• Restaurants serve salad first because it is easiest to get out on the table
  • At home, eat the entrees first while they are hot
  • Eat salad last so that the roughage helps digestion
  • Eat salad last so that the stomach acids are not diluted for the entree

Note that the last two are kind of non-sensical. They sound great as folk science, but in the course of a single meal, it will all end up together in the stomach, as the digestive process is not so fast that the courses end up moving through the system in sequence like cars in a railroad train in sequence over the track.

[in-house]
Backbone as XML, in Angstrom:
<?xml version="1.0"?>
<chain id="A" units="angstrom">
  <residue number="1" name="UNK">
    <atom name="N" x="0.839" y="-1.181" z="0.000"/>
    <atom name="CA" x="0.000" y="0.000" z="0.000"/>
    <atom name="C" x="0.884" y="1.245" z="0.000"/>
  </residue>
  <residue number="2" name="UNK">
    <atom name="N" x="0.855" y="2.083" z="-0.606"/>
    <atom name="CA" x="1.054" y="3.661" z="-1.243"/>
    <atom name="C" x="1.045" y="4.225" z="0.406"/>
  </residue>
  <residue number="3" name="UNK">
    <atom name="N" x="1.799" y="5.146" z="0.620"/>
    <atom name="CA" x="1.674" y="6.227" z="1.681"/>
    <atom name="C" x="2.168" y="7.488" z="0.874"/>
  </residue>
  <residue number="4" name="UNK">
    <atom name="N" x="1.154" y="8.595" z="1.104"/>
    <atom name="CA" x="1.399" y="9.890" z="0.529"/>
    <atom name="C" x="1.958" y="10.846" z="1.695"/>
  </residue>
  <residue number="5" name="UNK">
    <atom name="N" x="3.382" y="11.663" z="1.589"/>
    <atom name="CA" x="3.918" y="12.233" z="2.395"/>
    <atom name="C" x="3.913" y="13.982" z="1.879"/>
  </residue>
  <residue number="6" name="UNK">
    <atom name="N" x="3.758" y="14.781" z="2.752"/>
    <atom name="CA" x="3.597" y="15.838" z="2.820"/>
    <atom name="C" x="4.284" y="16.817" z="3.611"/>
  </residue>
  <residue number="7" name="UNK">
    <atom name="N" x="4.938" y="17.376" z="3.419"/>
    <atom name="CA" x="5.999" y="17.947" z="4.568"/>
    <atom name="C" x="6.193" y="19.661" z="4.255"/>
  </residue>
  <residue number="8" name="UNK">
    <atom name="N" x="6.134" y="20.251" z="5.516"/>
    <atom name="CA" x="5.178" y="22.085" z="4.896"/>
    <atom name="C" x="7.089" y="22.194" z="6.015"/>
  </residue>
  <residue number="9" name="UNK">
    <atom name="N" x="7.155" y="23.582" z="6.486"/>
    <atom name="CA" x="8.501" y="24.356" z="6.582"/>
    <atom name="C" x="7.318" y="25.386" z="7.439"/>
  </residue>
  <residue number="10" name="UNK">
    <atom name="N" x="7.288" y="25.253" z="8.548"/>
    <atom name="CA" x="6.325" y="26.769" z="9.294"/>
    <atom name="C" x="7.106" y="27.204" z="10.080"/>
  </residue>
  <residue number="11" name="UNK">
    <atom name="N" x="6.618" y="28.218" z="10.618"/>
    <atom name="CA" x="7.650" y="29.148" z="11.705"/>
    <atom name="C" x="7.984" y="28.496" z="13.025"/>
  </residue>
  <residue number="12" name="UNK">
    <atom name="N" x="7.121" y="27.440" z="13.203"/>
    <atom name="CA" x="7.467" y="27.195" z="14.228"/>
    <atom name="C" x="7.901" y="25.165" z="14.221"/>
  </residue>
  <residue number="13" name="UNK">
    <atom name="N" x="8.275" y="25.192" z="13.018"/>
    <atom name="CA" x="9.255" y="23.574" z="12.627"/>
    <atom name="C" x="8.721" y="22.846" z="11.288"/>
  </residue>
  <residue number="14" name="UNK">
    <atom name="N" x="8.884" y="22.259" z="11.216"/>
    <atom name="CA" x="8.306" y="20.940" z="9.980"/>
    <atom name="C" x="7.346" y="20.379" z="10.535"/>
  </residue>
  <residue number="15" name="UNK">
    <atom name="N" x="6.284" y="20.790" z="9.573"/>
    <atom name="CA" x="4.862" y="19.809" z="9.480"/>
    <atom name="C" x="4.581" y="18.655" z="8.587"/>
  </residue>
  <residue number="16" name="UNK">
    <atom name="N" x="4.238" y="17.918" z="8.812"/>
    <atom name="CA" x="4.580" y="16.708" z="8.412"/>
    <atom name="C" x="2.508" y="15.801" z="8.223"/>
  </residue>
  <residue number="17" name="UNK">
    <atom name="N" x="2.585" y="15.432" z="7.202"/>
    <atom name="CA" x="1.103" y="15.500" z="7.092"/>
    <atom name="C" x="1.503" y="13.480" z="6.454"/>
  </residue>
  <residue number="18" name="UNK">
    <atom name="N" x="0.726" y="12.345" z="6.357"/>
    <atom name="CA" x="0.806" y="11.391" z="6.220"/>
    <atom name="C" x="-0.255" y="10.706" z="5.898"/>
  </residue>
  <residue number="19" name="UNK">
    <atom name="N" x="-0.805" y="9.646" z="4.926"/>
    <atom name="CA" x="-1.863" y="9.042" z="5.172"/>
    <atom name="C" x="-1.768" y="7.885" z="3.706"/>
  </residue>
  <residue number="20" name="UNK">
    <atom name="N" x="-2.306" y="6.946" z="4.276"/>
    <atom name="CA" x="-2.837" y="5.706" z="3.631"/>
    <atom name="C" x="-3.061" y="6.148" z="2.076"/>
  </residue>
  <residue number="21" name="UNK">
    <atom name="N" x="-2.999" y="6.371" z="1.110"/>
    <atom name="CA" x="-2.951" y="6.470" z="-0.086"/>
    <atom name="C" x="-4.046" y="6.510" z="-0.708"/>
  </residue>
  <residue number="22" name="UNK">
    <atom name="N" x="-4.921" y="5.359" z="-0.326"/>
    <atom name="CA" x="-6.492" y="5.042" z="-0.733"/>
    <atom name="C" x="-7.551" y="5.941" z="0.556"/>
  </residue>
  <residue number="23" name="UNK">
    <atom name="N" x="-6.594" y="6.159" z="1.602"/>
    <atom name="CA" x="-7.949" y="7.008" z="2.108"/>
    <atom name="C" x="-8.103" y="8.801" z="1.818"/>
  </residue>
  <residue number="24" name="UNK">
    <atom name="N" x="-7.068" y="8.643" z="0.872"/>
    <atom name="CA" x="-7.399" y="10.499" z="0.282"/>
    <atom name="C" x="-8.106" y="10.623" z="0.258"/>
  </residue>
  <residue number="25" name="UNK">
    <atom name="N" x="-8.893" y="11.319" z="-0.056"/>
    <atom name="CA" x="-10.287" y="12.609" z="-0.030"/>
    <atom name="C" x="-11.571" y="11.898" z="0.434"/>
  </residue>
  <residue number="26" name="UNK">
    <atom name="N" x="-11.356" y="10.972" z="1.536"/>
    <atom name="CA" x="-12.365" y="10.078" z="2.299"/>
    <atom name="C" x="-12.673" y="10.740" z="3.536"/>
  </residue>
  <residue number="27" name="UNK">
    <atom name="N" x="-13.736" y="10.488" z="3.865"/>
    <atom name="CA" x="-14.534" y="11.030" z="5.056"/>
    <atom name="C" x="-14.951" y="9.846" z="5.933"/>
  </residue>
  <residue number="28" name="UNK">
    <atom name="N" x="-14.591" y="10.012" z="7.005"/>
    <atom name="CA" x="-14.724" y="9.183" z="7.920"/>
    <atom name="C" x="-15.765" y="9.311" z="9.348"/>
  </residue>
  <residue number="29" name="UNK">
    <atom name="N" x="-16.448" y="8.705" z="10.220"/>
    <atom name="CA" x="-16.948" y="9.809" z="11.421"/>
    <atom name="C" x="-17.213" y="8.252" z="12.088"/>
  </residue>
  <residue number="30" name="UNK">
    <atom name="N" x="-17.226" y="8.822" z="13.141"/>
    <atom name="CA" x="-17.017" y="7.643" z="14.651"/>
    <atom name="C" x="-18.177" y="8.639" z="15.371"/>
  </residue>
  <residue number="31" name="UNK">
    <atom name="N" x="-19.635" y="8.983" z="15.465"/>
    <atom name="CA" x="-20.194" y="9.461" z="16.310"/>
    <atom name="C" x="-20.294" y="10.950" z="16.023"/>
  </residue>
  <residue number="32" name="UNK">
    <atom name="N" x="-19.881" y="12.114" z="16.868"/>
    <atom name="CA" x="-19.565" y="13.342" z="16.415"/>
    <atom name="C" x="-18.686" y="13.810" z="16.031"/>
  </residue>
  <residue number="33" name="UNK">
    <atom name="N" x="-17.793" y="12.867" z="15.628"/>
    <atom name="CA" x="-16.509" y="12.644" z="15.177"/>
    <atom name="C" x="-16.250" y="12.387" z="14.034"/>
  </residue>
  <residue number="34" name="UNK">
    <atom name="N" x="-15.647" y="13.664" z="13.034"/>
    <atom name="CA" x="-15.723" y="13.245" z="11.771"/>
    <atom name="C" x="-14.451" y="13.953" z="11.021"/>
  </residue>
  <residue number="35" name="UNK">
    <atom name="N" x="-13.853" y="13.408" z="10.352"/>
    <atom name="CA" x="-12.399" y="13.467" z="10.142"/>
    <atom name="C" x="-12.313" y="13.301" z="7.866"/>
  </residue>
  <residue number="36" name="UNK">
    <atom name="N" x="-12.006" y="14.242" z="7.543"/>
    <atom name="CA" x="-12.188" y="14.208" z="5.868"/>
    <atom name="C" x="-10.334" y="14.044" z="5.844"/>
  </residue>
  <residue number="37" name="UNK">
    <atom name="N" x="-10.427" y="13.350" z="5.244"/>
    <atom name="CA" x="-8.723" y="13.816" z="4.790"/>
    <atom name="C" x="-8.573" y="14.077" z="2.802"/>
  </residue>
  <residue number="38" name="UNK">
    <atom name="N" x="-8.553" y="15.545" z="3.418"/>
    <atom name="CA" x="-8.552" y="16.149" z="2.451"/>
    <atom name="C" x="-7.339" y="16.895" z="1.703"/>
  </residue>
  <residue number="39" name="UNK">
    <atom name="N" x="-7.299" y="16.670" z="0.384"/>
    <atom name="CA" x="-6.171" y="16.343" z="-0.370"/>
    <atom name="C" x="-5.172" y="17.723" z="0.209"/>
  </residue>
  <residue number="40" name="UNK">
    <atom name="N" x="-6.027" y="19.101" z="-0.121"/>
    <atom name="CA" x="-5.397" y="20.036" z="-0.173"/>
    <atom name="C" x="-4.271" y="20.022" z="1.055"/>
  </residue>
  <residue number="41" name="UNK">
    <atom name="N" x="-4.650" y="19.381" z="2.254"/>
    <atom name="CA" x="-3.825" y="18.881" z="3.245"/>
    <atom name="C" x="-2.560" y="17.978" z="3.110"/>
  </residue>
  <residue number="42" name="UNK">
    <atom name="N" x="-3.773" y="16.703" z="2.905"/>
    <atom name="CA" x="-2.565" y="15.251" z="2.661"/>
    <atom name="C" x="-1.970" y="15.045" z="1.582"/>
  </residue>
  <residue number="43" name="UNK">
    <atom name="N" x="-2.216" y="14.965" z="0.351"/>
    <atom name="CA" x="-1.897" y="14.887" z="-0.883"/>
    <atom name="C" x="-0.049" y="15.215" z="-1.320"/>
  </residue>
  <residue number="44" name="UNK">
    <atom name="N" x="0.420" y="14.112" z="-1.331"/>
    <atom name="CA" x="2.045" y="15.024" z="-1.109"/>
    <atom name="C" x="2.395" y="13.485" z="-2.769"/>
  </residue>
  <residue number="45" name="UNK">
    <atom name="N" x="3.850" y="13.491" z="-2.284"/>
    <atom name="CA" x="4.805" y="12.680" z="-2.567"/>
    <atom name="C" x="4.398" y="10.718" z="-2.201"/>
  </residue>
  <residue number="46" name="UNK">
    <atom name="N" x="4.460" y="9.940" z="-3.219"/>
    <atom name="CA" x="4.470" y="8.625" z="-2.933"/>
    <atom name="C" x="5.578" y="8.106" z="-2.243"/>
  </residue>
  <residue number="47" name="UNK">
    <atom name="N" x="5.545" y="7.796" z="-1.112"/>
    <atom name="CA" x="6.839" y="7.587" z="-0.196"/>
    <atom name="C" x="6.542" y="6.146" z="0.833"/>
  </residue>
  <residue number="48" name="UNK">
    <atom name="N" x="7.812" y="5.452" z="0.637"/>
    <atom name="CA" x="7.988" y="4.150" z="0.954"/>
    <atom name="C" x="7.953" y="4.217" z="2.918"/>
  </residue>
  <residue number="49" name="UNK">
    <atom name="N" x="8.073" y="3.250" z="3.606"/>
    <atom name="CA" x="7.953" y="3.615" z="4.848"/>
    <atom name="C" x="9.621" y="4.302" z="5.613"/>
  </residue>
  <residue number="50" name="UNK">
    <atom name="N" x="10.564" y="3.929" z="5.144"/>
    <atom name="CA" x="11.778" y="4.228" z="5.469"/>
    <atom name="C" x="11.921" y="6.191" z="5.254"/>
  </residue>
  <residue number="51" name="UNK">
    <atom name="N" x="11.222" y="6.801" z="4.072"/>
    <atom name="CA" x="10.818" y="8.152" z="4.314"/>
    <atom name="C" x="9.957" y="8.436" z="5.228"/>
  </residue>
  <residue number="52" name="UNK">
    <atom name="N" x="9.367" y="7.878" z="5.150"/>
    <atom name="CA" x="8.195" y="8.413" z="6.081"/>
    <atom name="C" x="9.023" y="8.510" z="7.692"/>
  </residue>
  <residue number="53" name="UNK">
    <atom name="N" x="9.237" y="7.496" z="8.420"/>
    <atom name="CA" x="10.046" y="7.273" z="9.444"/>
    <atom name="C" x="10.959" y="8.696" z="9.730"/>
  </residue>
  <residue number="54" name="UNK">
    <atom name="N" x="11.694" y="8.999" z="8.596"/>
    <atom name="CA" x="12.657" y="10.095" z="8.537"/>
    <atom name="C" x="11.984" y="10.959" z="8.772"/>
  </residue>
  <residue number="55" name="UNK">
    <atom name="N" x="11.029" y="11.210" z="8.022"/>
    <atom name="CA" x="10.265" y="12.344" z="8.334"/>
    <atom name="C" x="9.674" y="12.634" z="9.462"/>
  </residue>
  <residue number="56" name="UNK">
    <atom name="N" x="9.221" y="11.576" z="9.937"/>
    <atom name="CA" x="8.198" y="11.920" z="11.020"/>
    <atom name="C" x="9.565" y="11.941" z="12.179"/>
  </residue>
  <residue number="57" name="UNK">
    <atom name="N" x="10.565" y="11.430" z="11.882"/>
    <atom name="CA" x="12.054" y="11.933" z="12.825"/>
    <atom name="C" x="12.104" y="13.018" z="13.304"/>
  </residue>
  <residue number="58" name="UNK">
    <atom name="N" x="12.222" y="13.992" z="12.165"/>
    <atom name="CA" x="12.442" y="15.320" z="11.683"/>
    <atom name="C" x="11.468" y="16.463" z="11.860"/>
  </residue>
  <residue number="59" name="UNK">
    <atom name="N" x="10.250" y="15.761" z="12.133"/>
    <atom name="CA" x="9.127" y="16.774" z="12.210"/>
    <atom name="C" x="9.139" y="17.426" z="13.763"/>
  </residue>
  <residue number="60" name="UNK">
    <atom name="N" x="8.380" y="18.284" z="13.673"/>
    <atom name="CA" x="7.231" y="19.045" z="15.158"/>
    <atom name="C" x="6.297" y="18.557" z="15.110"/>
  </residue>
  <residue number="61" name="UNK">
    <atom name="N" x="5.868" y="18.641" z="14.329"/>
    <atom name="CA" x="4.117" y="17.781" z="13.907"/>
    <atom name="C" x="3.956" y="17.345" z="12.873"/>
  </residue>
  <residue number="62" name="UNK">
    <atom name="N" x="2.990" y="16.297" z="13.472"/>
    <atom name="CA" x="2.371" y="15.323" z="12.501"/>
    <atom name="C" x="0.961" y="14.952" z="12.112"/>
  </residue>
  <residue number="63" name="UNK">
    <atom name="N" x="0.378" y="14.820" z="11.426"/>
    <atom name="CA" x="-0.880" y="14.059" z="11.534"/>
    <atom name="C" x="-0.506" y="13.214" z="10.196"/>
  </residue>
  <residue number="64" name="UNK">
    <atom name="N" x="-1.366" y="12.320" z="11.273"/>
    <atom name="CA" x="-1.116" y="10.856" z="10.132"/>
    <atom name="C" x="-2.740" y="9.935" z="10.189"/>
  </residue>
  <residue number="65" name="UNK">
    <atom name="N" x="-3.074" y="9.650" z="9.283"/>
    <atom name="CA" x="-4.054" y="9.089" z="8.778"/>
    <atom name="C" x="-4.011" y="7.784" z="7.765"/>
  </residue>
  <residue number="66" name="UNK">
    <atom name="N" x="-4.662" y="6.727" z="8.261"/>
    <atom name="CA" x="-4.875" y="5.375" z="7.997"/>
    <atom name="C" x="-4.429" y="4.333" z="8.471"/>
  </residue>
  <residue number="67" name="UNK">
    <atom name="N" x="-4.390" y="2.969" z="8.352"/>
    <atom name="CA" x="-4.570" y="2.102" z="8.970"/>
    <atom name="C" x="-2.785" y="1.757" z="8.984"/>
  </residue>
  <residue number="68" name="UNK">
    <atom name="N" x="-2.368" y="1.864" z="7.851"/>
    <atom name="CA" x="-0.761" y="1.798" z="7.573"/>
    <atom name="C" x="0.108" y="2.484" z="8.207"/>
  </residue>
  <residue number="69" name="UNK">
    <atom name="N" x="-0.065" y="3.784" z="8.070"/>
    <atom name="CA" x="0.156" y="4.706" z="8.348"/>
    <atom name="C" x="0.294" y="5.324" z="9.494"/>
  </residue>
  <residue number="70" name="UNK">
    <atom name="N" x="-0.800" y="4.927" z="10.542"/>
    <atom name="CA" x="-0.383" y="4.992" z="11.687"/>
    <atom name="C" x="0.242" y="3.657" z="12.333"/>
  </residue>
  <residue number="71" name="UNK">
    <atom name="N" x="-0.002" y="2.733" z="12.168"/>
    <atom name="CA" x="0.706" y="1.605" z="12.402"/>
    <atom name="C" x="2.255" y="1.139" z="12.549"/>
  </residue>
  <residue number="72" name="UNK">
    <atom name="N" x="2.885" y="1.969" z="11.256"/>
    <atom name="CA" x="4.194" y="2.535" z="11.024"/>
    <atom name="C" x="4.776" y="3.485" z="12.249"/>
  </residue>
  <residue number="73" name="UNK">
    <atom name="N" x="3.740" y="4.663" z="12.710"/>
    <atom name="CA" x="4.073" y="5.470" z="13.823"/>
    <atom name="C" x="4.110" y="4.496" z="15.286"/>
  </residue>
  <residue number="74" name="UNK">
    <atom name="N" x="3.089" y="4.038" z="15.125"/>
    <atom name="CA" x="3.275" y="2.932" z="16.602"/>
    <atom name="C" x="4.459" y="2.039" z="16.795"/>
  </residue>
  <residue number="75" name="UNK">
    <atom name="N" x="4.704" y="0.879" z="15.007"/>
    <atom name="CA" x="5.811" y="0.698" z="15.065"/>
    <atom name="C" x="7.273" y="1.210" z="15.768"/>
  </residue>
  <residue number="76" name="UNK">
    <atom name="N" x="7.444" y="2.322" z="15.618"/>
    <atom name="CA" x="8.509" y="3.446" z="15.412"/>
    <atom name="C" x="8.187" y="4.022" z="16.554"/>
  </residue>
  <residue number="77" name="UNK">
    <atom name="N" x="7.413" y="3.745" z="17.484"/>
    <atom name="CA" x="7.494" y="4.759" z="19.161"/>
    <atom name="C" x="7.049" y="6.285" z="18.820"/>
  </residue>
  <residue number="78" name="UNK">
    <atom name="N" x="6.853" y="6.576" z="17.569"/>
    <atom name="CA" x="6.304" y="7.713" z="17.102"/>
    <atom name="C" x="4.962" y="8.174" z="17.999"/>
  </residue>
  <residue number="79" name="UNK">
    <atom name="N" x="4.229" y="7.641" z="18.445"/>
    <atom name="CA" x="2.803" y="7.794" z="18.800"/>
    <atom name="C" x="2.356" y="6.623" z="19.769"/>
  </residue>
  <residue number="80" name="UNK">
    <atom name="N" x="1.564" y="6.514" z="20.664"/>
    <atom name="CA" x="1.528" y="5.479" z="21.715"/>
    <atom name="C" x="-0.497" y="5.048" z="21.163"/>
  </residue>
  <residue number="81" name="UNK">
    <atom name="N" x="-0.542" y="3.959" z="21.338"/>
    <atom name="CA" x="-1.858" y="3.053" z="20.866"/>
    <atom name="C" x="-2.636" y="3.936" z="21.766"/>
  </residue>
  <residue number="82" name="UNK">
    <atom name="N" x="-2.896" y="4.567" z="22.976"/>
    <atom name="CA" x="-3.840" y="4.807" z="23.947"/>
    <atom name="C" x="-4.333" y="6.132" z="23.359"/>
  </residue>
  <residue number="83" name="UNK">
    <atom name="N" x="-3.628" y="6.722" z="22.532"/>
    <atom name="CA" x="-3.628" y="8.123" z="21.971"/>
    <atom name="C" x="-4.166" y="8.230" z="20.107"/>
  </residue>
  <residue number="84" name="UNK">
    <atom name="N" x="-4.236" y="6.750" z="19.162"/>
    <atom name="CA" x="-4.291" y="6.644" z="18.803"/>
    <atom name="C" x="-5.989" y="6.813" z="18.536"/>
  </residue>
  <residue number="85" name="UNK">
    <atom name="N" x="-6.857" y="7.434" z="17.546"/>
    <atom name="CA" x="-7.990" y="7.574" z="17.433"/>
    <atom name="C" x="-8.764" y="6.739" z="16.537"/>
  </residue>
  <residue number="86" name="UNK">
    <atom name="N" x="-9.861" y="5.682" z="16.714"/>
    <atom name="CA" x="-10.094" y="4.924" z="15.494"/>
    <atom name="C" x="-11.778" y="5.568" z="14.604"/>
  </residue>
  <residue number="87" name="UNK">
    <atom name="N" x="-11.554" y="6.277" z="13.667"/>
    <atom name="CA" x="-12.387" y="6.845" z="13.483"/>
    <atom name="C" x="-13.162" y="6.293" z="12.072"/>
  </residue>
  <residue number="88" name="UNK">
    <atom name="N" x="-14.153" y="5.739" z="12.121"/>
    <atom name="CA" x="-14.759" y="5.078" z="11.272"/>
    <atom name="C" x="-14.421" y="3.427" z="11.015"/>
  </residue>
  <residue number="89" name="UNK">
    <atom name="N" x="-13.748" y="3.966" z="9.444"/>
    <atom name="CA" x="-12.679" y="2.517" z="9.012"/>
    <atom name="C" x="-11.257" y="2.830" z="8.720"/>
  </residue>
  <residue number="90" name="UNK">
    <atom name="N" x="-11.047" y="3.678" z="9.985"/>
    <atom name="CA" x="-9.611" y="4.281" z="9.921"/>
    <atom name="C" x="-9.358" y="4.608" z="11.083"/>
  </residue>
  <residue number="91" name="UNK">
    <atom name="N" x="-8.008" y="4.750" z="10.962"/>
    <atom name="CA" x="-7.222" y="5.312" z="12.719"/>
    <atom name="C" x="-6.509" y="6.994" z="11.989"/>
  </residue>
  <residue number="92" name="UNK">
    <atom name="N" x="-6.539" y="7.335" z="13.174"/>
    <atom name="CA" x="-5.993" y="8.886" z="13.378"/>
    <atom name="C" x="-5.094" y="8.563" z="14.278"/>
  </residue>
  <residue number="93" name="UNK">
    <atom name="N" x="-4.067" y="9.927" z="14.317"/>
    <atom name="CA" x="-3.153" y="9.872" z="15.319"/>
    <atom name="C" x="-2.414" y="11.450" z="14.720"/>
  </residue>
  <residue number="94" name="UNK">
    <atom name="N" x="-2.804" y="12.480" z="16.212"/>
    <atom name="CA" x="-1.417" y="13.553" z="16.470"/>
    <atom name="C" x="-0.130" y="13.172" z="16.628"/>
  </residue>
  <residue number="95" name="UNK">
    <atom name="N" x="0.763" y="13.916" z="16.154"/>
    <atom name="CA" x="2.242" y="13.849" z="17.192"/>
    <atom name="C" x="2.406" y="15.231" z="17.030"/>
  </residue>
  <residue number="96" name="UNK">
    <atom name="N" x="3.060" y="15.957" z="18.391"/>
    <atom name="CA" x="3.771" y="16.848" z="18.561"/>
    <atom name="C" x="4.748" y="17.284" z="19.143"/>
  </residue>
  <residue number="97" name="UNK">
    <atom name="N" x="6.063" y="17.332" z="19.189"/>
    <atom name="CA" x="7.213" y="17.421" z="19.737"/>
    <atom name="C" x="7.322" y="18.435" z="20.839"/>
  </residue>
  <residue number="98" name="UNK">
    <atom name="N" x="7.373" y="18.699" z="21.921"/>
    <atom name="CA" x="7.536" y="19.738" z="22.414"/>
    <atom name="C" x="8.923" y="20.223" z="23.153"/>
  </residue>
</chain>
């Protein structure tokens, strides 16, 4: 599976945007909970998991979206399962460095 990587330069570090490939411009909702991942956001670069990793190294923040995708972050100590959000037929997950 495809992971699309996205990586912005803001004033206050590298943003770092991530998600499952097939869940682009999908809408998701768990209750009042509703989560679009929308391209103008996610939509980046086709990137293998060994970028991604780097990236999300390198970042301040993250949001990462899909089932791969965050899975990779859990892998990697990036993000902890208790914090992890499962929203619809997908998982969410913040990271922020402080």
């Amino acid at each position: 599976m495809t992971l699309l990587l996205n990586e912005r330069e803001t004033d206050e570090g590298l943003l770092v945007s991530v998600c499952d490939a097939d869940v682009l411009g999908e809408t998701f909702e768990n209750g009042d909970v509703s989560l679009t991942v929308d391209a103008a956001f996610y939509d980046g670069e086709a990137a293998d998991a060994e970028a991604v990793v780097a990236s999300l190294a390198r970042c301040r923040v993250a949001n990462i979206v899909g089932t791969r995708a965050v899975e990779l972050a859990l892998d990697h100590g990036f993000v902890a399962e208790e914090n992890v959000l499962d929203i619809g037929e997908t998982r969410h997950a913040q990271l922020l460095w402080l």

Then again, some like to serve it with the main part of the meal.

I am sure this is just a matter of cultural expectation.

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As a counter to the first claim -- it holds up in general, but when you have more composed salads they're going to be slower to get out than most 'slow food' dishes that would've been prepared in advance (stews, chili, osso buco, etc.) I've been to a lot of restaurants where the salads get bogged down as they only have one person assembling salads with multiple others for hot appetizers & main courses. –  Joe Jan 2 '13 at 20:29